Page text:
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WHAT'S NEW AT THE MOVIES?
Don’t go assuming this is just another undercard in the Rocky series. After a somewhat predictable start, Ryan Coogler digs in to deliver what is undeniably a hit to the heart: the most emotionally satisfying crescendo of the year.
The youthful team from the acclaimed Fruitvale Station takes on not just the legend but also many of the key players who created it, echoing, in a way, the generational plotline of the script. Both on screen and behind it, veterans team up with the cooler kids and, once they begin to really trust one another, create a pretty beautiful thing. In Coogler’s story (and script, co-written by Aaron Covington), we meet Adonis, the illegitimate child of Apollo Creed. Rescued by Creed’s widow (a lovely Phylicia Rashad), Apollo appreciates his luck, but cannot deny his attraction for and talent in the ring. Taking off for Philadelphia, he adopts a new name and tries to woo Rocky Balboa into coaching him.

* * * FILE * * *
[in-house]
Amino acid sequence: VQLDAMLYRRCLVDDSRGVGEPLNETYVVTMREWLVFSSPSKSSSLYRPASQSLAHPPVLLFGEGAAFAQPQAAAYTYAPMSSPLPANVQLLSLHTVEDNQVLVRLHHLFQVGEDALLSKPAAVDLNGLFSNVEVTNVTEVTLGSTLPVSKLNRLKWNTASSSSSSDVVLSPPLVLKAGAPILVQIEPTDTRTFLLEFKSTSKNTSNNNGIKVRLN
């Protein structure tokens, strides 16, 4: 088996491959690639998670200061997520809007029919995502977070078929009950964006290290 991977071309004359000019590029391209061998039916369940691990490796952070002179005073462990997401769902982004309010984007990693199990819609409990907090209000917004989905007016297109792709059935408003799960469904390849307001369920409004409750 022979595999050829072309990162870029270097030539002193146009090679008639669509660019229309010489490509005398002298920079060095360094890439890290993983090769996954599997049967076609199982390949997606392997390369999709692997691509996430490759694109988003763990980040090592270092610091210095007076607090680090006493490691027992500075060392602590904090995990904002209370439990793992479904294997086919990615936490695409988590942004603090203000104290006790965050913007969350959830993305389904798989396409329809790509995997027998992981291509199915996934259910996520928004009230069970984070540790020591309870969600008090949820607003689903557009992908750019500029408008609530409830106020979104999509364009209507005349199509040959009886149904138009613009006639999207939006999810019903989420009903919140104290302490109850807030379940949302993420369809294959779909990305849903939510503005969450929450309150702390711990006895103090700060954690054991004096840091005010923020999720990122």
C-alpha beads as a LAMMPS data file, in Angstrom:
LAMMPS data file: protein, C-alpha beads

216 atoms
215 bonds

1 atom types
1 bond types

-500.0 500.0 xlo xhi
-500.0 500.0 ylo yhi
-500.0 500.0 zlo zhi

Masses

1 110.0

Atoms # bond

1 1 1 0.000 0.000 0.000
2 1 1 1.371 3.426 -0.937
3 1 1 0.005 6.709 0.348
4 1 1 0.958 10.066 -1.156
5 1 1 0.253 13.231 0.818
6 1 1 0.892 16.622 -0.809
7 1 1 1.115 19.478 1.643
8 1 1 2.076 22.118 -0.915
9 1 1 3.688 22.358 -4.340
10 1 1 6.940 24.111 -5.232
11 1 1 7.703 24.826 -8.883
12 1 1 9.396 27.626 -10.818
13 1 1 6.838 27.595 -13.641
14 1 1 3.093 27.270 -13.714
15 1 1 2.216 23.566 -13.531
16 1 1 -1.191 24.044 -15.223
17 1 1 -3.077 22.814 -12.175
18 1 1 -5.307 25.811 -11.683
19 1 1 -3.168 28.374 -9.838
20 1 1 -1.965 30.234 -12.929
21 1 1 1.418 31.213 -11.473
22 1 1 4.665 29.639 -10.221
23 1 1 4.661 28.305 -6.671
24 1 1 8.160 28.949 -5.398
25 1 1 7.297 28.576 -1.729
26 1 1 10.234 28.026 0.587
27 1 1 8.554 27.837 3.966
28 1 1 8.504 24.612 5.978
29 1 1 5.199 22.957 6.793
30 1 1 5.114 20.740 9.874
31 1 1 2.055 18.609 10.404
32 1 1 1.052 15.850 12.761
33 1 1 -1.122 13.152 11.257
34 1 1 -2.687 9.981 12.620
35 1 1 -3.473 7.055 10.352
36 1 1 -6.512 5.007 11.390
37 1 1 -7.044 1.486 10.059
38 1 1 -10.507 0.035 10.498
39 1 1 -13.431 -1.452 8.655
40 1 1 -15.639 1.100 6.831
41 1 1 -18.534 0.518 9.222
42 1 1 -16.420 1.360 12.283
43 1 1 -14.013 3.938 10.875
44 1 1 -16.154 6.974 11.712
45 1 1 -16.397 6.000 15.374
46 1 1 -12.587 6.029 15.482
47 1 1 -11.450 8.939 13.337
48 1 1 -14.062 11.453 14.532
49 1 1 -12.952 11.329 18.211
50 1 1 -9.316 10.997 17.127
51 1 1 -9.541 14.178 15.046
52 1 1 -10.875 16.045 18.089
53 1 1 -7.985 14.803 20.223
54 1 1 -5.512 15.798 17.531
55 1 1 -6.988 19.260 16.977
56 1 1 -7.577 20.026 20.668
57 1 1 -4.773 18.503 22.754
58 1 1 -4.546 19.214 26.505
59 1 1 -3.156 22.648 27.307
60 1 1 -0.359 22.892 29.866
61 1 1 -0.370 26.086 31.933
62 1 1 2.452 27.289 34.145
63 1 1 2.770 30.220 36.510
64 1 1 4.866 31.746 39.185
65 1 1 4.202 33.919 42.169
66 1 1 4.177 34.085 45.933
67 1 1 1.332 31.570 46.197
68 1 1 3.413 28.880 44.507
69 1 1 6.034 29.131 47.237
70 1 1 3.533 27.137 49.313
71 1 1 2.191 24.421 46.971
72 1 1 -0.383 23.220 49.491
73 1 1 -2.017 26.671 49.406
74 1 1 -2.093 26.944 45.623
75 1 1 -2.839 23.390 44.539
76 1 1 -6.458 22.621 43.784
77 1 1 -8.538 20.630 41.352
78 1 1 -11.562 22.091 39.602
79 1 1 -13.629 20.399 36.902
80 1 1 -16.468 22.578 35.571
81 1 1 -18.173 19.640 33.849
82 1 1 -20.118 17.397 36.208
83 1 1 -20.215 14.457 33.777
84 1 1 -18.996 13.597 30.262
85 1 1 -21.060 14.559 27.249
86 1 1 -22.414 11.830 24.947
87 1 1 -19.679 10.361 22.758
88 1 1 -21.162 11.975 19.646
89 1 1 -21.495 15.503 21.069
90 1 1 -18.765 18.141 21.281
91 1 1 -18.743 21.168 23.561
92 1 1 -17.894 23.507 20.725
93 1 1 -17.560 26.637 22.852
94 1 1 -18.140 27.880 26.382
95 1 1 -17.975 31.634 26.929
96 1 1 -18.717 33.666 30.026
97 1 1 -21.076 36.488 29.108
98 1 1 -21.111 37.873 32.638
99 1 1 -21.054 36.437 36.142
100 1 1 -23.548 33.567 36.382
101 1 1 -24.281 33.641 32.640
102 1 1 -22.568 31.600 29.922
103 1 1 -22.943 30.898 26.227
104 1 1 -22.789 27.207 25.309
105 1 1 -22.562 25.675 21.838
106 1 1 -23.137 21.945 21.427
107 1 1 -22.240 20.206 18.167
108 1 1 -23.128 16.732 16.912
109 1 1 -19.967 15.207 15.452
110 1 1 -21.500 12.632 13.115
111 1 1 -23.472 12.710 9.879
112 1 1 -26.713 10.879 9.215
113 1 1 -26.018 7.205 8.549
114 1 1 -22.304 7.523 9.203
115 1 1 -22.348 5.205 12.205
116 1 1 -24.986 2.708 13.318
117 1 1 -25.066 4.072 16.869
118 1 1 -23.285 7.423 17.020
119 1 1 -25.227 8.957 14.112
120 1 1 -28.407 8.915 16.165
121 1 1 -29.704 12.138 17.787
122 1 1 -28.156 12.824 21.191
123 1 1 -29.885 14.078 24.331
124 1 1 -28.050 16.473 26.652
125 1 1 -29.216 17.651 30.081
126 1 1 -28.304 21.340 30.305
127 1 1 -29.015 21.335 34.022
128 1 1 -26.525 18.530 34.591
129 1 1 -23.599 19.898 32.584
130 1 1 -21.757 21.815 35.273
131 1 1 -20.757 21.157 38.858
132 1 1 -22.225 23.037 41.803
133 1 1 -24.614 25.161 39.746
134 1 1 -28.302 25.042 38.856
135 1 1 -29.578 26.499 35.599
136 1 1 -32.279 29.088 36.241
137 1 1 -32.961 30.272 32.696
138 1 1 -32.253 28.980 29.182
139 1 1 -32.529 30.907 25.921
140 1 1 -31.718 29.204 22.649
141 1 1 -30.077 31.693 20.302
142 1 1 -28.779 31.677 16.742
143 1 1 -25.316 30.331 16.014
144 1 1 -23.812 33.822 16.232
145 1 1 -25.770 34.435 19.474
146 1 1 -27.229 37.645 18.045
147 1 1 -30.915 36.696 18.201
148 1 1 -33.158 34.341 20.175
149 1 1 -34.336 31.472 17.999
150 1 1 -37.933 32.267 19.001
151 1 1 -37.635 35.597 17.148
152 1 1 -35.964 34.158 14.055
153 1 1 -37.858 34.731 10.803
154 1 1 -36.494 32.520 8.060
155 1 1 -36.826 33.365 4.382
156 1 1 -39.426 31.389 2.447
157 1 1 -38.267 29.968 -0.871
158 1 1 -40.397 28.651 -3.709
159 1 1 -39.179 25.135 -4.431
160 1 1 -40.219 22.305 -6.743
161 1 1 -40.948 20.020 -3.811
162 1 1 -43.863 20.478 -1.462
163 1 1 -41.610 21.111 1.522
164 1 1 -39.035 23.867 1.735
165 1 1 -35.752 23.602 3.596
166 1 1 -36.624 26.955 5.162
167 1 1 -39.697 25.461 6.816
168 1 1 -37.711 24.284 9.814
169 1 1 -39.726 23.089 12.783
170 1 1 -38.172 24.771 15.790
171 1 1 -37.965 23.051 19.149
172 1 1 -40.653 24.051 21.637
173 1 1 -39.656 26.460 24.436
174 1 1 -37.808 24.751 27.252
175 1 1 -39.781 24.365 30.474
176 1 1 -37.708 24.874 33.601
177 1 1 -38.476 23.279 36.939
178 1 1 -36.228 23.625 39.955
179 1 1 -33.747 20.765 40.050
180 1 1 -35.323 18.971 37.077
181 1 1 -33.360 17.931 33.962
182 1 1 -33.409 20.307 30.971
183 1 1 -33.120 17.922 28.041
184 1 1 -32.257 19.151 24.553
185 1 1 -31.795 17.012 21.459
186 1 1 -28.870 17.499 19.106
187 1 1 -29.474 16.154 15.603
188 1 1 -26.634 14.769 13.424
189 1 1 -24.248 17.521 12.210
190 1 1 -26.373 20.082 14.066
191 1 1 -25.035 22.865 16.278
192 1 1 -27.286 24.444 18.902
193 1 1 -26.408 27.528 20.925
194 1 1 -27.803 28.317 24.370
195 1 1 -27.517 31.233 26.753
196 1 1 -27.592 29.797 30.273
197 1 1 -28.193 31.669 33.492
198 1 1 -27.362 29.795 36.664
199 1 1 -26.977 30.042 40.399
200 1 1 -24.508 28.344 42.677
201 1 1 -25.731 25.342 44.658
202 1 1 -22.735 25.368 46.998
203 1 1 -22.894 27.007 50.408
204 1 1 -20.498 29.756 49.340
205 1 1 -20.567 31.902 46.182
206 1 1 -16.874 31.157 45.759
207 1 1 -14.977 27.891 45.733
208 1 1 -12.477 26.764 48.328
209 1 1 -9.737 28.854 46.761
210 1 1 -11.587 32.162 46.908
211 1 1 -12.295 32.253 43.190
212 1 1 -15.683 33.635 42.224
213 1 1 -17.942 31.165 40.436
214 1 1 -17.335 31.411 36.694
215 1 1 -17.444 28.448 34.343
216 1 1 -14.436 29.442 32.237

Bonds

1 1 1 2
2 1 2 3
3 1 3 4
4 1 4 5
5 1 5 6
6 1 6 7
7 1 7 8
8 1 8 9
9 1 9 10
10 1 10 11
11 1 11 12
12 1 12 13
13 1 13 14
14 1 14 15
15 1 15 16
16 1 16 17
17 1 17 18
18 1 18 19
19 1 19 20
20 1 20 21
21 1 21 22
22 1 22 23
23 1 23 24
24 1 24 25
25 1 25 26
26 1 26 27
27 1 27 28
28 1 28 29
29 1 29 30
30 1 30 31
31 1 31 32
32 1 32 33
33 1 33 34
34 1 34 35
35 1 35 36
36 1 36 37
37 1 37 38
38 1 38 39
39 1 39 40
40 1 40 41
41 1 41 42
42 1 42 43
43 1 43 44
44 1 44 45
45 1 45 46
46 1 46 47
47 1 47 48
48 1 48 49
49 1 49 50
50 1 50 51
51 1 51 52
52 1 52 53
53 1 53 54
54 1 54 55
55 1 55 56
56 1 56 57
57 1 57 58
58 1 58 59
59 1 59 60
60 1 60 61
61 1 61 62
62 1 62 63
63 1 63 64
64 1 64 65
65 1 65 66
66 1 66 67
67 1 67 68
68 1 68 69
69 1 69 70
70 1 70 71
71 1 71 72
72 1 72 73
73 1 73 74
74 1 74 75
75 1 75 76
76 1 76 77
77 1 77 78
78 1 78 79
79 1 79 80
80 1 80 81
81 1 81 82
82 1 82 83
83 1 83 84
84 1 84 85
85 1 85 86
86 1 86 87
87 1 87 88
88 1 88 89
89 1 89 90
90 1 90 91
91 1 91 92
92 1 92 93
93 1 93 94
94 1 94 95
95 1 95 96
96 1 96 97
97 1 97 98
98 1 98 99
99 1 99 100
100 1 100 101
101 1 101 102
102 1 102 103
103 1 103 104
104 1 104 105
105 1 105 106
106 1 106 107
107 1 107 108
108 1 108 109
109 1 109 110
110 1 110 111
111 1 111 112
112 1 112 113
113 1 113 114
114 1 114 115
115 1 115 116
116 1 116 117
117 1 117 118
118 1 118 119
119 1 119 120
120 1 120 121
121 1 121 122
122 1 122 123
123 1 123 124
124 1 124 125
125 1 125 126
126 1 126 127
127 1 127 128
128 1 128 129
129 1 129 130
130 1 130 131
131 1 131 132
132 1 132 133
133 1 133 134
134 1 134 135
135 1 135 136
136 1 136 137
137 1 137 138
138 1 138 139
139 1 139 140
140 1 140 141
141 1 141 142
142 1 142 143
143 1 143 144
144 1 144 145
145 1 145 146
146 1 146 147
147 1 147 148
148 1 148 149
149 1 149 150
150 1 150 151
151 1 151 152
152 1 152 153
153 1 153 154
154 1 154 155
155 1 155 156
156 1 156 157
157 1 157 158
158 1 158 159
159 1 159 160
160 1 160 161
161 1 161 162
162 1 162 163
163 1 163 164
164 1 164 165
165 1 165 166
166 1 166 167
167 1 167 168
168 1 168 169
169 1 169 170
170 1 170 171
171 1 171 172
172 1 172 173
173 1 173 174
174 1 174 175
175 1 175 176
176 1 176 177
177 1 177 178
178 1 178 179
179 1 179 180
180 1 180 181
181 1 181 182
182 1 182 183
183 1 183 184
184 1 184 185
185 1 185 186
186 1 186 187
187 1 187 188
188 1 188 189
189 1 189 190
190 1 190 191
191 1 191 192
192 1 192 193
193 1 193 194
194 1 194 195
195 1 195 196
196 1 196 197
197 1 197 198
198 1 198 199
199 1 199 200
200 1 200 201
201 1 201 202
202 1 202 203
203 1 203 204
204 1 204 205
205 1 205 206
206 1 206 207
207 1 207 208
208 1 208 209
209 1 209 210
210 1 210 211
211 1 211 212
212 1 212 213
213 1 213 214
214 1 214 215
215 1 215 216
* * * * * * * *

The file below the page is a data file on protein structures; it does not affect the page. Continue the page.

Quite a bit of time is spent as Adonis falls in love (nice turn by Tessa Thompson) and revs up for his first big arena fight. Coogler keeps the story rolling along at a nice clip, even if we all know we’re just waiting for the real action to start. And, once the team leaves the locker room and enters the corridor to the ring, the movie seems to find its true strength. Not just tapping the familiar anymore, Coogler brings his own, gorgeous filmmaking talent to the forefront. We, the audience, sit up in our chairs as the almost wordless walk begins. By the end of the fight we all knew was coming, our pulses are racing. By the end of the movie, we are maybe even shedding a tear or two, too.
Slipping back into the role he knows so well, Sylvester Stallone gives a wonderfully touching performance, his best in years. But Michael B. Jordan matches him, scene for scene, with a terrific performance that is sure to make him a star.